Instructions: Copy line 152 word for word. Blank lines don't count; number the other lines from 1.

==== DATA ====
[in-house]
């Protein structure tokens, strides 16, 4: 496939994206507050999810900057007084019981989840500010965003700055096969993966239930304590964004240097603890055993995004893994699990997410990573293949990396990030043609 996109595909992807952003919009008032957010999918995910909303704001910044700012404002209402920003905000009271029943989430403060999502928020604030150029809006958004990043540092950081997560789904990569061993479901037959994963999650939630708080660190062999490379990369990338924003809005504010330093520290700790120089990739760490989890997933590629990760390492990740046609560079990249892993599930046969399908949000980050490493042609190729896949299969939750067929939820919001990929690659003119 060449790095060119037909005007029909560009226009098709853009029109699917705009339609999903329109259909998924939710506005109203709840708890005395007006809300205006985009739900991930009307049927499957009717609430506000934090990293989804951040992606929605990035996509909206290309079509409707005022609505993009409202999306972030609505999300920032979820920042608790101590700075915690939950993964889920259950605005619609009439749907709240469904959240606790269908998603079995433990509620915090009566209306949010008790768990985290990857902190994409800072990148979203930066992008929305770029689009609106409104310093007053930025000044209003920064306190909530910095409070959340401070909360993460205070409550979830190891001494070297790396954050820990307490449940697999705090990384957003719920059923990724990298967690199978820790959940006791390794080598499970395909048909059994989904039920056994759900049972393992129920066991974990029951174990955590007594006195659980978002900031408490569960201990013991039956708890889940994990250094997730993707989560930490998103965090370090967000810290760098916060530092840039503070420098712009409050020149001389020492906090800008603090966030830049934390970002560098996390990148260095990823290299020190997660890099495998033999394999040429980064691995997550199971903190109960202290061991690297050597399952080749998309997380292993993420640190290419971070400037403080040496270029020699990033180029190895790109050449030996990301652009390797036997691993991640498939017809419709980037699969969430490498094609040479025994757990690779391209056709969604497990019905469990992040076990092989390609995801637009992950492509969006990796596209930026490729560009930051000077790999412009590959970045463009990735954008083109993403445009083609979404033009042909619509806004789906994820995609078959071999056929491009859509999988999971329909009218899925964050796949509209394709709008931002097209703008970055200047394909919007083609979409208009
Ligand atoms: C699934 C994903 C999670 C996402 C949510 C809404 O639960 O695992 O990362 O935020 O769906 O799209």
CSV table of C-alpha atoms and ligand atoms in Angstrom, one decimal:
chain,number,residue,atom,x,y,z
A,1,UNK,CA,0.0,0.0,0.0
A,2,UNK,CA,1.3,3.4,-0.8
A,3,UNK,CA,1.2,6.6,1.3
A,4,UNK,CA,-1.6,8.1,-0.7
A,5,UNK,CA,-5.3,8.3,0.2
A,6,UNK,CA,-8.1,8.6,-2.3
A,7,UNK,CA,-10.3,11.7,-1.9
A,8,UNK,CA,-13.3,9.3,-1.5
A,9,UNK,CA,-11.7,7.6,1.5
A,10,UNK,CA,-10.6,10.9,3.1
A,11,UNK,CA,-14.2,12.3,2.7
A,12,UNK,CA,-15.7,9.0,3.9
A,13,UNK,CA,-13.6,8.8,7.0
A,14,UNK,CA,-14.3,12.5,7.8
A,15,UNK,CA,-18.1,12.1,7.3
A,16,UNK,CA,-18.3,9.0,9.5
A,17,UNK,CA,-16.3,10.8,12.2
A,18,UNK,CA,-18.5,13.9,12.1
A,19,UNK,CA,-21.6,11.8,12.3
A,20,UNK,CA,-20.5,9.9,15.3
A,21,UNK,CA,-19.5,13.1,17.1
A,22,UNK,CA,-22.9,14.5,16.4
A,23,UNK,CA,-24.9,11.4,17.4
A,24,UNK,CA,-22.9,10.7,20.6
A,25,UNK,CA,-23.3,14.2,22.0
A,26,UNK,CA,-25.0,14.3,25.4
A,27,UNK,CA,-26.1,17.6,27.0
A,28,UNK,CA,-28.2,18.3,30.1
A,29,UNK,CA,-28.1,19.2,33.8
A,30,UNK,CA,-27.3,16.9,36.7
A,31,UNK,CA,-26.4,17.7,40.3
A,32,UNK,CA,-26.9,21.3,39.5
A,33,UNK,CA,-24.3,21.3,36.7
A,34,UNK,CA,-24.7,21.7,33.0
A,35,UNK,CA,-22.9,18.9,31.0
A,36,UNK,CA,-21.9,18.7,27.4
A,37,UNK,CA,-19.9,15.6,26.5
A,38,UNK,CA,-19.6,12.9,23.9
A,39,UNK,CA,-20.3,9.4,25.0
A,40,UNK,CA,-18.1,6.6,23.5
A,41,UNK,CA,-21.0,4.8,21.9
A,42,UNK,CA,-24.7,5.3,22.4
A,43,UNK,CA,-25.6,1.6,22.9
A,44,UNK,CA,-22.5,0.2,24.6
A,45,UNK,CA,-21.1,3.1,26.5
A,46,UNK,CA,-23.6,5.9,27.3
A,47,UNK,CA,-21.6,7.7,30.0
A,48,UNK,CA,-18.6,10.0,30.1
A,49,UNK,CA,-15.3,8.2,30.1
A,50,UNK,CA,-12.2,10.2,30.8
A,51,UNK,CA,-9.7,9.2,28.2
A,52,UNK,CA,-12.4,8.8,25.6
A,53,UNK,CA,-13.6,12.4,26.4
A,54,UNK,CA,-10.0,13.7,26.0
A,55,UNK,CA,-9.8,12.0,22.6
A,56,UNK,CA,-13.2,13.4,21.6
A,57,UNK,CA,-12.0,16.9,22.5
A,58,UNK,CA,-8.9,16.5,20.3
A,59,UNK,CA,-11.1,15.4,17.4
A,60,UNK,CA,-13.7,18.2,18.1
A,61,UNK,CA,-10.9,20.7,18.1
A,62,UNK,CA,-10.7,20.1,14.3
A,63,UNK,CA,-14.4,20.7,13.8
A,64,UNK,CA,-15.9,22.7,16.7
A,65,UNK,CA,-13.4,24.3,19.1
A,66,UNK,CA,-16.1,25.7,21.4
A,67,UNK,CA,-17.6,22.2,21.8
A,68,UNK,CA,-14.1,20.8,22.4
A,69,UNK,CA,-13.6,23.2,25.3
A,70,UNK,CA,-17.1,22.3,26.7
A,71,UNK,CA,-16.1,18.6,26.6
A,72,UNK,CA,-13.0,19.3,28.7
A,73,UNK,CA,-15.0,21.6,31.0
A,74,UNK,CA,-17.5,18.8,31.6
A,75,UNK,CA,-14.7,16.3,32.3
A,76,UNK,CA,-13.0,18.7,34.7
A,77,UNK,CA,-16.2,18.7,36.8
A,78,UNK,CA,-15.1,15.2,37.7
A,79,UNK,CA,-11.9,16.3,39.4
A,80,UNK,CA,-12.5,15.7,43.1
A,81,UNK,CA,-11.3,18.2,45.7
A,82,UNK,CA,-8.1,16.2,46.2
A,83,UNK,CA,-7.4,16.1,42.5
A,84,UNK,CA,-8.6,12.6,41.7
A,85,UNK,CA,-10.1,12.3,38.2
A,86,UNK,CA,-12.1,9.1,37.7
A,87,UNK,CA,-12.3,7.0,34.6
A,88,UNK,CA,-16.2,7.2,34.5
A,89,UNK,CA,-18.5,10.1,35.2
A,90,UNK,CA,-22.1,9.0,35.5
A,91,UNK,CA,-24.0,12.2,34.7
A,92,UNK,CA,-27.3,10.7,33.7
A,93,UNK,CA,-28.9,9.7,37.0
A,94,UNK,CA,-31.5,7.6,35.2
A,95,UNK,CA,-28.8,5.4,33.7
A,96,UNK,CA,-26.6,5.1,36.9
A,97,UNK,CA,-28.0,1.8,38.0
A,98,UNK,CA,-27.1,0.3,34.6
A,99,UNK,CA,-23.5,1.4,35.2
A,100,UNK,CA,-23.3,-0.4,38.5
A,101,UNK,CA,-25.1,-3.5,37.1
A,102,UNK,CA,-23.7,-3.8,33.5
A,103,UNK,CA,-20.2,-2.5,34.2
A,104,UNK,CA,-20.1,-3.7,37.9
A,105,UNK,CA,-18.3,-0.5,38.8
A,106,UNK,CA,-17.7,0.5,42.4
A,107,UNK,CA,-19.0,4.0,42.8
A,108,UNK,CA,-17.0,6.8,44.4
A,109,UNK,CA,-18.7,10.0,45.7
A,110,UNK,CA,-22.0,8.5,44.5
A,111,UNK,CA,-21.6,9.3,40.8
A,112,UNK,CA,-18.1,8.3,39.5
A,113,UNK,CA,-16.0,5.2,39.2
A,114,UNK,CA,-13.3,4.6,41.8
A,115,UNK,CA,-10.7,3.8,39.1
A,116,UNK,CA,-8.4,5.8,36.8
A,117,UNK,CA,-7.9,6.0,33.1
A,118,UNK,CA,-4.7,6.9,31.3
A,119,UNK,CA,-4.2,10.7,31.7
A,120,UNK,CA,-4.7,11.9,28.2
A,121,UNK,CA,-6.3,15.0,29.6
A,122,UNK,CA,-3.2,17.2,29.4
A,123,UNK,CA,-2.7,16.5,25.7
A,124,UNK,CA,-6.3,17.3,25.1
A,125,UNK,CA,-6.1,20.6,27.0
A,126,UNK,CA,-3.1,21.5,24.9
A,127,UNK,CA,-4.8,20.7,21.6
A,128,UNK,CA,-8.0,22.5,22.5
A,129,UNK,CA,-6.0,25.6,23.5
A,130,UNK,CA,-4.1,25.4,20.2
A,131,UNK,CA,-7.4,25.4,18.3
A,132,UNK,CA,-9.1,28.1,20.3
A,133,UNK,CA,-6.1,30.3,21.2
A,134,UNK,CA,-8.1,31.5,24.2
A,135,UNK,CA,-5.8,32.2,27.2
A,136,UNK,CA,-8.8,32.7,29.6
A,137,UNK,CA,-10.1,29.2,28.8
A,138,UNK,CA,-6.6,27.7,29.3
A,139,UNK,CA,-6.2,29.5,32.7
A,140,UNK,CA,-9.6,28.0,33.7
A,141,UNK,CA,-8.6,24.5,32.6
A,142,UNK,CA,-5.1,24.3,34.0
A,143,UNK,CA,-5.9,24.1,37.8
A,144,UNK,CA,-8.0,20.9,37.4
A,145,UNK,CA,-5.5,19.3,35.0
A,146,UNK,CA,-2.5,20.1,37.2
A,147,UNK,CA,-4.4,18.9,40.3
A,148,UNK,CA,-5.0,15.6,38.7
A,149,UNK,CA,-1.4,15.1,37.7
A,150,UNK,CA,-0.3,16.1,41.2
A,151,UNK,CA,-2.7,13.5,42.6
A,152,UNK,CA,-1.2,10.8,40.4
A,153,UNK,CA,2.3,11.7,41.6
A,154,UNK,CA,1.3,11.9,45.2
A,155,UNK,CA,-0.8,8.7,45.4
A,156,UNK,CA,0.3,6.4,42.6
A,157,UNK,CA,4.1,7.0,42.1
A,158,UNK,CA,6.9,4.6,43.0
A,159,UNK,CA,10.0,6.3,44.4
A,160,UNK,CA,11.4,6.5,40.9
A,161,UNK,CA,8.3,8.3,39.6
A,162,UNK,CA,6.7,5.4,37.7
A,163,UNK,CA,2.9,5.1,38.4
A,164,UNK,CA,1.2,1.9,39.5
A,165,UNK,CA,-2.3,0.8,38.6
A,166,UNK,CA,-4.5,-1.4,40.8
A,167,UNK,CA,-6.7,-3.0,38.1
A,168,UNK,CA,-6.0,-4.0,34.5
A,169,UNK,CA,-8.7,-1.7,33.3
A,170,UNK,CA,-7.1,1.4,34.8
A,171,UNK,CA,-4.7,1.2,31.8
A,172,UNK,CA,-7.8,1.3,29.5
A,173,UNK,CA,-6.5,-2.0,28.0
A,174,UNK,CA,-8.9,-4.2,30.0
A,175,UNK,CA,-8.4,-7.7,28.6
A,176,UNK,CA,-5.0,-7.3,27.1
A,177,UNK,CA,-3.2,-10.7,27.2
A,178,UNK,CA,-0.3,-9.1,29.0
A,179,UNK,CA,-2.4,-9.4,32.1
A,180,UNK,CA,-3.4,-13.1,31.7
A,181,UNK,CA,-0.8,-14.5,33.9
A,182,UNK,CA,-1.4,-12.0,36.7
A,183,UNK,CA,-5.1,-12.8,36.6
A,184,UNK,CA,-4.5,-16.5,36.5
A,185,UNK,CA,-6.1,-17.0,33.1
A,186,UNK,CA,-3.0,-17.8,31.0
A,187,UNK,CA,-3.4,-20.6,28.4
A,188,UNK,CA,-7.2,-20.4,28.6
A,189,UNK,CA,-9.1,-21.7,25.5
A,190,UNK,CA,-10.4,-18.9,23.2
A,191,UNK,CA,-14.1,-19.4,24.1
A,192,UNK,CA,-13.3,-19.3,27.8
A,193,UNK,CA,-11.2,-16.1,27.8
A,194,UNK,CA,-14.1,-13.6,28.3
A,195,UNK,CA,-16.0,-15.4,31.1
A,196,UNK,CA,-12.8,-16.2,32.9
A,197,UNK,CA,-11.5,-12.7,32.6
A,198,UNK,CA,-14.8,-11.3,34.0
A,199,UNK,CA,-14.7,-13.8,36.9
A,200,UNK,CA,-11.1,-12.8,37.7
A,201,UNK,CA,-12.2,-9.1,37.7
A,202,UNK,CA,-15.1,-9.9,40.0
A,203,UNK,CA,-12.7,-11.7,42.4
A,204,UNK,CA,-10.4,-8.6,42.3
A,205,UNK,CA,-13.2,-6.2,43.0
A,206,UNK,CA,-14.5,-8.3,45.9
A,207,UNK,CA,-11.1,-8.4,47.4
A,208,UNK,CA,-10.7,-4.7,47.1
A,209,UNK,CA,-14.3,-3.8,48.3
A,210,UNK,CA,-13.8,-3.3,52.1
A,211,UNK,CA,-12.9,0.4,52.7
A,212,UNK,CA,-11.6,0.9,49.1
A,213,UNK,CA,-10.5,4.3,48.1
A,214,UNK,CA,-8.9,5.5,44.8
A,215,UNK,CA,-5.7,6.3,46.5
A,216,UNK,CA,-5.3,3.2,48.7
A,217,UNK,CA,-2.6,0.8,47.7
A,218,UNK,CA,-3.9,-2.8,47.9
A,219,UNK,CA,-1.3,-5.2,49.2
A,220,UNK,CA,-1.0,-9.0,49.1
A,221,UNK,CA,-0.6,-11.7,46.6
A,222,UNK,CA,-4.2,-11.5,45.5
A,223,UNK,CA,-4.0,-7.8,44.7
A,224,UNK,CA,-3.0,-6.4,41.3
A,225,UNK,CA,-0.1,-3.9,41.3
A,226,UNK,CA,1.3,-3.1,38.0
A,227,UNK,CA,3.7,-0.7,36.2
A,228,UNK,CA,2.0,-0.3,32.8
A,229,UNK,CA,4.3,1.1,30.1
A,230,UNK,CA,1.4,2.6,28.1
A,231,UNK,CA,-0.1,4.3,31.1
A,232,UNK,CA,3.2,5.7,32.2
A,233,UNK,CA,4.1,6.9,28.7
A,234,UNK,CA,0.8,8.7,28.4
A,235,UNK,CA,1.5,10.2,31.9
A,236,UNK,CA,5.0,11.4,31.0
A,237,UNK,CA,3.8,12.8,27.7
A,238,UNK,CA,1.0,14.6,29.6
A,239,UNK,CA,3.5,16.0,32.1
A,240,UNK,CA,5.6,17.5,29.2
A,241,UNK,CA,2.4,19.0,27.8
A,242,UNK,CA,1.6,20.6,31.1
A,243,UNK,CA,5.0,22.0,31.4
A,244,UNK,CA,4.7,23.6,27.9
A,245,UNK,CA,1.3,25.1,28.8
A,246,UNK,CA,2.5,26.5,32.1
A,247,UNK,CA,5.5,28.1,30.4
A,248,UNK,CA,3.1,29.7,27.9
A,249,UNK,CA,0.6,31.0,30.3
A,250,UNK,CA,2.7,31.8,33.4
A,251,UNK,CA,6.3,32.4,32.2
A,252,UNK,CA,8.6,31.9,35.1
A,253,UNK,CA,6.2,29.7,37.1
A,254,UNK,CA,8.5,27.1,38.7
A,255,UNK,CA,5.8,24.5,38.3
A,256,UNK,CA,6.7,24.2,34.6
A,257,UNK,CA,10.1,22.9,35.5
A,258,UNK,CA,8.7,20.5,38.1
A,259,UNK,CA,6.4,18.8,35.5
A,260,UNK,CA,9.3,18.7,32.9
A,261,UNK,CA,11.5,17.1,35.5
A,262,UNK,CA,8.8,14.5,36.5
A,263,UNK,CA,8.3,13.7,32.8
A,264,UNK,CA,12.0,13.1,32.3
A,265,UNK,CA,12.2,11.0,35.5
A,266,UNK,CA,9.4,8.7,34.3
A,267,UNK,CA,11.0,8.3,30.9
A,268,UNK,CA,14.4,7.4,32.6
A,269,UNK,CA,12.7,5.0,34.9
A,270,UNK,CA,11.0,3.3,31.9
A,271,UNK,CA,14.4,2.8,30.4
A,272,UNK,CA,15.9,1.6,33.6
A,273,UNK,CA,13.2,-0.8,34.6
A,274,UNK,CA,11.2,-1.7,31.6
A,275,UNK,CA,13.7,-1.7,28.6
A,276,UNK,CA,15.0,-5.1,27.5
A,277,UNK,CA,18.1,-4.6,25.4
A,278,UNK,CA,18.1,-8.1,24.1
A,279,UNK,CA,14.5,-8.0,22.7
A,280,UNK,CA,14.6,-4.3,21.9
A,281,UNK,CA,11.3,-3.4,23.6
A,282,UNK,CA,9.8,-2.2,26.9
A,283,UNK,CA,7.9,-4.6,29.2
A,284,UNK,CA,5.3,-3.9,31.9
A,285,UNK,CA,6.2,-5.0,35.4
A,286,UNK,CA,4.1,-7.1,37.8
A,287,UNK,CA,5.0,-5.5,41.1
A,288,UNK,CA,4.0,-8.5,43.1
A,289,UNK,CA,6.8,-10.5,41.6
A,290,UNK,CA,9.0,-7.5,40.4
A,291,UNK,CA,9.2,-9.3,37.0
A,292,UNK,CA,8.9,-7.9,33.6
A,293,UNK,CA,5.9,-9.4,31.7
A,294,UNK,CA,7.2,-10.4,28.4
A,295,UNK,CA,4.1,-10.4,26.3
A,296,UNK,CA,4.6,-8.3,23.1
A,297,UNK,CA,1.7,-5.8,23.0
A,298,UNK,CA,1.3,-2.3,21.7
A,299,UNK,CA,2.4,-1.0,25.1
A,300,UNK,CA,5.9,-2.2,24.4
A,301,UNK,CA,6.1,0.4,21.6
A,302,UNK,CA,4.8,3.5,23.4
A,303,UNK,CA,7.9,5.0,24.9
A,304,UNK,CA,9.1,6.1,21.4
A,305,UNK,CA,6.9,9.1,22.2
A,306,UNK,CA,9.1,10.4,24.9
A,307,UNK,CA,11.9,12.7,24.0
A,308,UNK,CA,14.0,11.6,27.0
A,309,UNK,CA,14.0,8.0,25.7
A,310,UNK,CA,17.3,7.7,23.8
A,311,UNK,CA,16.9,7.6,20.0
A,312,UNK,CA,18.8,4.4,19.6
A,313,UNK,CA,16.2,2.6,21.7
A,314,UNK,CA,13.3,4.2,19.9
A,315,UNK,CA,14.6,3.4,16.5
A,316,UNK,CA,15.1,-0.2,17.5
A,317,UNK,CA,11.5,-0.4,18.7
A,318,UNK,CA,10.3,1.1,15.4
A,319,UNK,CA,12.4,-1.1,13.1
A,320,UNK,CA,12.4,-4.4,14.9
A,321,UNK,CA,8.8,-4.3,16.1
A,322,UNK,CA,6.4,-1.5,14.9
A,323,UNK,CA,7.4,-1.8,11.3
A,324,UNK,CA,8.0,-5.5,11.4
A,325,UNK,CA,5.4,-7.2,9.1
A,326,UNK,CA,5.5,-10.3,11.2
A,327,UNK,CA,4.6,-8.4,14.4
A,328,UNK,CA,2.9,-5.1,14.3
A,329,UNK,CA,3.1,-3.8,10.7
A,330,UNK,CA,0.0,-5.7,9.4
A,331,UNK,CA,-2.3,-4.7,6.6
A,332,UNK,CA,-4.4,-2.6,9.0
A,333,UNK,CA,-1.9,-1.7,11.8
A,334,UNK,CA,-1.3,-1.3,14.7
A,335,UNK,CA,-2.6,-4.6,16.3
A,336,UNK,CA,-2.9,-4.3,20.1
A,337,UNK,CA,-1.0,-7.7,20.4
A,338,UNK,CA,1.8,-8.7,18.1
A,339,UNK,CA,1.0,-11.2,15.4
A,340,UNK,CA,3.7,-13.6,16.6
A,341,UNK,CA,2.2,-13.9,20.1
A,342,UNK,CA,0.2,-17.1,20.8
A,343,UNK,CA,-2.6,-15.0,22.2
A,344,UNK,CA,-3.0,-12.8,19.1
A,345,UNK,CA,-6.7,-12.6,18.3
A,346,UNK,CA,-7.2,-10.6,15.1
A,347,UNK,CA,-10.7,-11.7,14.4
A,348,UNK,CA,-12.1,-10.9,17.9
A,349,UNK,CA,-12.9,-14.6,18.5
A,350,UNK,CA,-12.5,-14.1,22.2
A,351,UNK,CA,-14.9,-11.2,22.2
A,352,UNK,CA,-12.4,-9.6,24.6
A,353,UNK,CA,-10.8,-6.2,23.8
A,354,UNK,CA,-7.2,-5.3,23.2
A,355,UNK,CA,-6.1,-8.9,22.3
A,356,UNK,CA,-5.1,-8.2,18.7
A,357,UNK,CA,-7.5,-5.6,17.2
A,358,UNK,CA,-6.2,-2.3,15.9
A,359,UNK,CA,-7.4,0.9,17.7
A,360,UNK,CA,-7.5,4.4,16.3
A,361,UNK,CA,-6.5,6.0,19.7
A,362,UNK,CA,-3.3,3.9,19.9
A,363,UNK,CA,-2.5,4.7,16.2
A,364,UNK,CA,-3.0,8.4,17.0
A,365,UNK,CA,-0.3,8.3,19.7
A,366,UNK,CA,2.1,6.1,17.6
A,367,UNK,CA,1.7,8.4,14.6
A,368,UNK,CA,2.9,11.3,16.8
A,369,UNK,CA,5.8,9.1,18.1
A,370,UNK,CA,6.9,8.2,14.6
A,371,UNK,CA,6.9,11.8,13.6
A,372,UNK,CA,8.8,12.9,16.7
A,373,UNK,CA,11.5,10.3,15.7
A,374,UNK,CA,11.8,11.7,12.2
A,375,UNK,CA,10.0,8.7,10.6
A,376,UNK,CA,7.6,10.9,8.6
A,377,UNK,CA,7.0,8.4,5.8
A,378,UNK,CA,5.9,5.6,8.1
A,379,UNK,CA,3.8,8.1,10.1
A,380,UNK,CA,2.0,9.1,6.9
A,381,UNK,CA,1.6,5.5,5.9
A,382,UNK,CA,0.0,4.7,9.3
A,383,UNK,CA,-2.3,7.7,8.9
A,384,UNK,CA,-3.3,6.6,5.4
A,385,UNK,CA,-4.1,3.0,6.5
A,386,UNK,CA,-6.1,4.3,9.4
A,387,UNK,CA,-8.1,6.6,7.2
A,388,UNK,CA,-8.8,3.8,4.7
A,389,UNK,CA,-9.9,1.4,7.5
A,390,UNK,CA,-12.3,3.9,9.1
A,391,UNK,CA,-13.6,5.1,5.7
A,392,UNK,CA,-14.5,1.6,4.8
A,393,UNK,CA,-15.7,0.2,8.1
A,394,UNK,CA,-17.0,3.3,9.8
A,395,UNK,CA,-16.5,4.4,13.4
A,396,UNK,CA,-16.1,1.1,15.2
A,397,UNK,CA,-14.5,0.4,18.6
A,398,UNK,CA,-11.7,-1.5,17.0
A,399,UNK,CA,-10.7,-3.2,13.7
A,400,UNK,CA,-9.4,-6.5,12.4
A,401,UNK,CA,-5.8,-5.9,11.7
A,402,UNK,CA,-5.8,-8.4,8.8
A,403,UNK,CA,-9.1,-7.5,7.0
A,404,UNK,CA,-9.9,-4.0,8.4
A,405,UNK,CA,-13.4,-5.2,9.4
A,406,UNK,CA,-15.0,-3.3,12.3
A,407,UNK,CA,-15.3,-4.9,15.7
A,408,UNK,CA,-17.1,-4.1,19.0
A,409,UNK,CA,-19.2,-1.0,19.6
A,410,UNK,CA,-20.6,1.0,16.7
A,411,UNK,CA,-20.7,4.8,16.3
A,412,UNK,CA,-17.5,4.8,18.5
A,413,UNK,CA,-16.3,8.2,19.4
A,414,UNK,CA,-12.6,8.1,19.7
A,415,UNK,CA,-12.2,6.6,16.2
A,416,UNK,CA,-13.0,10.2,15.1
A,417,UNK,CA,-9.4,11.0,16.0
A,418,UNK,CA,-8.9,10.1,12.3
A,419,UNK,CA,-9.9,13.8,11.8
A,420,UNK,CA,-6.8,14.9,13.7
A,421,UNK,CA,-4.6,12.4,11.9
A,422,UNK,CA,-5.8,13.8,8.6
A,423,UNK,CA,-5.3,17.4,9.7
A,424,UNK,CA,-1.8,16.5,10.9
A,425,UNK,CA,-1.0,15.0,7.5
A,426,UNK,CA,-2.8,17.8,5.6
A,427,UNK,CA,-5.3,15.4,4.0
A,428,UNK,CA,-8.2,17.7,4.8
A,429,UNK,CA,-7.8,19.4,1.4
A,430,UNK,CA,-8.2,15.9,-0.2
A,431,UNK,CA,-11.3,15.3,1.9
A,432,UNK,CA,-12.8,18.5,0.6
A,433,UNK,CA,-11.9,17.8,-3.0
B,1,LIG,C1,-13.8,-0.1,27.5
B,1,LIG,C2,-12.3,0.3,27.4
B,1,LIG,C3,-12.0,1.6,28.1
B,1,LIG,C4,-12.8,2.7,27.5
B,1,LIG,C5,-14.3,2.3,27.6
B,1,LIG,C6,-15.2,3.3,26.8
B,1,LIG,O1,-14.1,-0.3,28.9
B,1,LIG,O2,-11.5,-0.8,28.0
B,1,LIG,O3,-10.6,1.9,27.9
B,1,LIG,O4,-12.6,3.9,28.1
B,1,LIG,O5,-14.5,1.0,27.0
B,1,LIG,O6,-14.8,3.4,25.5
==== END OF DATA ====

A,147,UNK,CA,-4.4,18.9,40.3